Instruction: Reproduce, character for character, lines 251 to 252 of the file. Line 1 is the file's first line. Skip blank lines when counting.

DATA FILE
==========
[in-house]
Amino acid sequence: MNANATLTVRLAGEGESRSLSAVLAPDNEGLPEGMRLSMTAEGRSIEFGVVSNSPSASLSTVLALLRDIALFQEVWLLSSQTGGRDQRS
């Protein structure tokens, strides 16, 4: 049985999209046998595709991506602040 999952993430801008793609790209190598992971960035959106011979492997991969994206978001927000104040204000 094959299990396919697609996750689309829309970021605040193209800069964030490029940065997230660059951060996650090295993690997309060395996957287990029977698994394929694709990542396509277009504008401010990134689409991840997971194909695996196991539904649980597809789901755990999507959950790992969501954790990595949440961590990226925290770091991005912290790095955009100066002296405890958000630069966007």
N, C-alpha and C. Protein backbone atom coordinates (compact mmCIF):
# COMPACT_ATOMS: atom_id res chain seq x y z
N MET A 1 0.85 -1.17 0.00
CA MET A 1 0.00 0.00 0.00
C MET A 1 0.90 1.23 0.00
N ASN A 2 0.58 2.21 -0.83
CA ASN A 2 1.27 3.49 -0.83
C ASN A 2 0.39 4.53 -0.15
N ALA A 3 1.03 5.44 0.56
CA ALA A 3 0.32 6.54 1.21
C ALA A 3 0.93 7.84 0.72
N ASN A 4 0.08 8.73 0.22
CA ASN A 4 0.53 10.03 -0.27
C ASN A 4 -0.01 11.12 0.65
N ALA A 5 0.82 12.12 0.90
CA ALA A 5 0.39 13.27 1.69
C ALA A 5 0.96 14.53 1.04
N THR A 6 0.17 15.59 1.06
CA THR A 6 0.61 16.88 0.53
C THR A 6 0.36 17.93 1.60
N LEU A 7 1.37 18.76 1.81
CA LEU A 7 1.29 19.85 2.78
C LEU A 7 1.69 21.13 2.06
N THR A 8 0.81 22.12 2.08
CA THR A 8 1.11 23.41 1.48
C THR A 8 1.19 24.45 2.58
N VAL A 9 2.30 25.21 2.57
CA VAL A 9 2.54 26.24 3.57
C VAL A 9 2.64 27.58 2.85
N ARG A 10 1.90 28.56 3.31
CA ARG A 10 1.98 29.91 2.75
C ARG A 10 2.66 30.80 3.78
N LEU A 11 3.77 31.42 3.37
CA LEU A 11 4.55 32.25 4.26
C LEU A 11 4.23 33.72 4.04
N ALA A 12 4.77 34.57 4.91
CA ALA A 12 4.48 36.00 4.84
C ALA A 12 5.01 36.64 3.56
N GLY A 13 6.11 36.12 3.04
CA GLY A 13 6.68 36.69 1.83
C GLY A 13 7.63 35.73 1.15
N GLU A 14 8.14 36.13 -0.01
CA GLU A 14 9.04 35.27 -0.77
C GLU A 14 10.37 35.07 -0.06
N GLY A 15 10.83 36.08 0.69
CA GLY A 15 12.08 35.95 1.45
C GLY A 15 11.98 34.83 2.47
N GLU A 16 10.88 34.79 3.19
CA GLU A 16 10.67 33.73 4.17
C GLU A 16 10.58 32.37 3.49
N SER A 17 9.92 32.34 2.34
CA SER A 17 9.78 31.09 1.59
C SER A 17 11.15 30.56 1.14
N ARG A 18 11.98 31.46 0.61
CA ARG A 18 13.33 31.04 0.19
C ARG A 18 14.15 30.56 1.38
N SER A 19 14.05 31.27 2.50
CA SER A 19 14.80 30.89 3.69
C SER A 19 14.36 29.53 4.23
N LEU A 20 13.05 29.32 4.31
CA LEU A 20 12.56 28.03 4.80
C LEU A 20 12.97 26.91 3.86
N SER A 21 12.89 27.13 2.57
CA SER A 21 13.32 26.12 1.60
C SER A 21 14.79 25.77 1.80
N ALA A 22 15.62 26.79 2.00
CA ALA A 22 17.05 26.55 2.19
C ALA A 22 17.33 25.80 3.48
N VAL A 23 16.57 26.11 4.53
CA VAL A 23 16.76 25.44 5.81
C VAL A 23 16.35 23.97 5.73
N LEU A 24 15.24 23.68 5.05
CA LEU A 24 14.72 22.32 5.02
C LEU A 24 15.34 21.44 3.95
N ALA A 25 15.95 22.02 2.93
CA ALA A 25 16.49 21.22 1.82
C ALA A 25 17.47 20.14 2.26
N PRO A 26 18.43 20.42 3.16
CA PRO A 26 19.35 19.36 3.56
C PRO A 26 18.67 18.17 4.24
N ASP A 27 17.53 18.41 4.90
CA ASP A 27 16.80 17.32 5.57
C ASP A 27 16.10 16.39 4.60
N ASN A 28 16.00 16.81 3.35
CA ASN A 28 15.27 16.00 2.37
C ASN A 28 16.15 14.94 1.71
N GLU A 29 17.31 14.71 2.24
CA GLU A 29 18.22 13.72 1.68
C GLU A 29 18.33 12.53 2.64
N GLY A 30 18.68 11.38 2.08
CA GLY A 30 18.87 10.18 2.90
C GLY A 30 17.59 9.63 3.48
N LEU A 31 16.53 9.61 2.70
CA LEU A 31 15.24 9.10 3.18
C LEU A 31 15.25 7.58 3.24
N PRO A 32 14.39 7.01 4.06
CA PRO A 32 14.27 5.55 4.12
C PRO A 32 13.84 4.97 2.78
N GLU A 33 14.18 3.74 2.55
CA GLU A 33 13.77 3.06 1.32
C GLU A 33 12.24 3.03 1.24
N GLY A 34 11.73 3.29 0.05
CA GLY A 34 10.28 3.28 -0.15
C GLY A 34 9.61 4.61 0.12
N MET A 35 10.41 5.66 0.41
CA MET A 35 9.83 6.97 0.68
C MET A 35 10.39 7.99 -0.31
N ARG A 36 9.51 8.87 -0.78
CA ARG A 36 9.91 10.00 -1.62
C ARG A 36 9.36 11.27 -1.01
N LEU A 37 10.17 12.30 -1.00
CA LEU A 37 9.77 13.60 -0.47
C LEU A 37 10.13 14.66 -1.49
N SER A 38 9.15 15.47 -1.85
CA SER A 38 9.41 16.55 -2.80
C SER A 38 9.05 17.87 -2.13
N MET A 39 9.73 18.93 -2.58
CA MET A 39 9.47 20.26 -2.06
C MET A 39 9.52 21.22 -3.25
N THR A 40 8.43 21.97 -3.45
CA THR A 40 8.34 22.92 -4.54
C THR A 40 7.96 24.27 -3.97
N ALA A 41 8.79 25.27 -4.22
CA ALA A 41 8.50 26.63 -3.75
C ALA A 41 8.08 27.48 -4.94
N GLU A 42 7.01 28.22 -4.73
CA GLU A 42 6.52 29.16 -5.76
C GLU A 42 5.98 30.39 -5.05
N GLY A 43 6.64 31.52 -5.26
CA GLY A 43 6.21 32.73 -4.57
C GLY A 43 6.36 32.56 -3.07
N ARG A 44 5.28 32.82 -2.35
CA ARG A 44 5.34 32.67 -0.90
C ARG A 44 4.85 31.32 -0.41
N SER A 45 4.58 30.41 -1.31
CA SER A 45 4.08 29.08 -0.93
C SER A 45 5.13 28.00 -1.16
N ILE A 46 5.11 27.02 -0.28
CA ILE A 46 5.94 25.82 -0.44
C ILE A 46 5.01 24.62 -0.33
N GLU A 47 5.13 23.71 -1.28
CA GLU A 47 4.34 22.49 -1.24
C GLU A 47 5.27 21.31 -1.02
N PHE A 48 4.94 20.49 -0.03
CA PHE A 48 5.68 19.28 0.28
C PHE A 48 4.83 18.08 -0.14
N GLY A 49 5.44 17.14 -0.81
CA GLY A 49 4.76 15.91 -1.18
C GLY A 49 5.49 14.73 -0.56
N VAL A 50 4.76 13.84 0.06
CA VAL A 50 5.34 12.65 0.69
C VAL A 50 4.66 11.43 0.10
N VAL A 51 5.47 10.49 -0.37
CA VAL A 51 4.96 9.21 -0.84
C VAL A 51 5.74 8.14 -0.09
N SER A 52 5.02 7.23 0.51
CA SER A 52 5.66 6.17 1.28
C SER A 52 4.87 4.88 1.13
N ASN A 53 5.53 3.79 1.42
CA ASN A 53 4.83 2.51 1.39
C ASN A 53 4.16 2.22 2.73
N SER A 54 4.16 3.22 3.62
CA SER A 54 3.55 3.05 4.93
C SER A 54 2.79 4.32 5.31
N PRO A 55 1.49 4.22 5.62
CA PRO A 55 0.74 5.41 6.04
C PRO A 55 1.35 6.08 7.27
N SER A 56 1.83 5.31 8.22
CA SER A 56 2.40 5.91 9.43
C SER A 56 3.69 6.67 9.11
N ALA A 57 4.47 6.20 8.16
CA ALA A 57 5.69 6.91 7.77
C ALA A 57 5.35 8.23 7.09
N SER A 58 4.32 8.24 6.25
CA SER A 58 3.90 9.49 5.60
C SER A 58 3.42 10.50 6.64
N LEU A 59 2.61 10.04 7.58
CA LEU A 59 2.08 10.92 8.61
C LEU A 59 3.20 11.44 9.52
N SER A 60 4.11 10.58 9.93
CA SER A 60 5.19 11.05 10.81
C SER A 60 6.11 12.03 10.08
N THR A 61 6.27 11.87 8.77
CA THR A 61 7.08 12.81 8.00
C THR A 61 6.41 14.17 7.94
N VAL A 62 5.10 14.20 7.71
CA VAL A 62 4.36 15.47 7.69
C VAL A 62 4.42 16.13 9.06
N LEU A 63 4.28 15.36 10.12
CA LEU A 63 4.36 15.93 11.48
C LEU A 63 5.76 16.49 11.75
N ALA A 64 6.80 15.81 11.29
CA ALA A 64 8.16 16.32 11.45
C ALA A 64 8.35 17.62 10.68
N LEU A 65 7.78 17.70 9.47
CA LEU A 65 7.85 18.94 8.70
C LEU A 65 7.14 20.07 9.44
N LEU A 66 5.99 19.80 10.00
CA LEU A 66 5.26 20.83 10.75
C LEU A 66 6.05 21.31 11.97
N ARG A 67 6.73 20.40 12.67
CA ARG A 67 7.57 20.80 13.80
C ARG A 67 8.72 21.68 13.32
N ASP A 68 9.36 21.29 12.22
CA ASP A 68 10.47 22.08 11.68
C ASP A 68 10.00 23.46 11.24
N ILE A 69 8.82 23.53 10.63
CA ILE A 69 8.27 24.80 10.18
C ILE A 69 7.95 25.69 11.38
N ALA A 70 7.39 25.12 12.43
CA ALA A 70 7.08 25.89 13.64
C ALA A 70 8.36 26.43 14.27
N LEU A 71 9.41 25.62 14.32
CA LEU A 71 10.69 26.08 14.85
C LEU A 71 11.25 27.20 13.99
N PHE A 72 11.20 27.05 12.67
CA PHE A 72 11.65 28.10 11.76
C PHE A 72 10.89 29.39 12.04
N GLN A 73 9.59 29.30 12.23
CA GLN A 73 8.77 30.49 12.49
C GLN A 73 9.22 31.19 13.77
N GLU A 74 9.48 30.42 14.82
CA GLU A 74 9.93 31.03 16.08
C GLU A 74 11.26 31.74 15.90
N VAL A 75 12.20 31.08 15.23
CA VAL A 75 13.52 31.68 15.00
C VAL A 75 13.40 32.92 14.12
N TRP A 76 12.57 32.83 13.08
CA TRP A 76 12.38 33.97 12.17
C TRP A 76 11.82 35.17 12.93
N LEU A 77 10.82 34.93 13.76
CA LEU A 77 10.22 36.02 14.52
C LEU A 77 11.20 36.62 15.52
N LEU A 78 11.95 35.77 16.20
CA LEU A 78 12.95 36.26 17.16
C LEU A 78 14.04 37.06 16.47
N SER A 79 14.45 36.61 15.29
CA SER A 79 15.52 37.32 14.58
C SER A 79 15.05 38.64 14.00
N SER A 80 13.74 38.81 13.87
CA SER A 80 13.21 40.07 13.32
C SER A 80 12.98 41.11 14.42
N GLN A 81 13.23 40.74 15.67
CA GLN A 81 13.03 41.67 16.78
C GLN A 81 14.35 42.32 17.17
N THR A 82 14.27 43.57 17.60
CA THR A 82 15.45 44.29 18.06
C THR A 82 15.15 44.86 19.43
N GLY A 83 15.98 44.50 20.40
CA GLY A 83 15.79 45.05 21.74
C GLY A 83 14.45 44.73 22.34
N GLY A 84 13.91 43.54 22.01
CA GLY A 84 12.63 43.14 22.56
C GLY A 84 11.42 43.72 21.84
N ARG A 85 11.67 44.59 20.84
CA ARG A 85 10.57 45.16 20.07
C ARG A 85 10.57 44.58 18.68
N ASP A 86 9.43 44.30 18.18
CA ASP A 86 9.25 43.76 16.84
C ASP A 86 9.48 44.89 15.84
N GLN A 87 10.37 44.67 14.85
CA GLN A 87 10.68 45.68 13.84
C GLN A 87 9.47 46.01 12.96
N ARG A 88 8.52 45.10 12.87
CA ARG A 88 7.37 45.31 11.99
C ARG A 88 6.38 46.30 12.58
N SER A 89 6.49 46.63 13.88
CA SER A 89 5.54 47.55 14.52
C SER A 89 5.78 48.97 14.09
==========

C THR A 82 15.15 44.86 19.43
N GLY A 83 15.98 44.50 20.40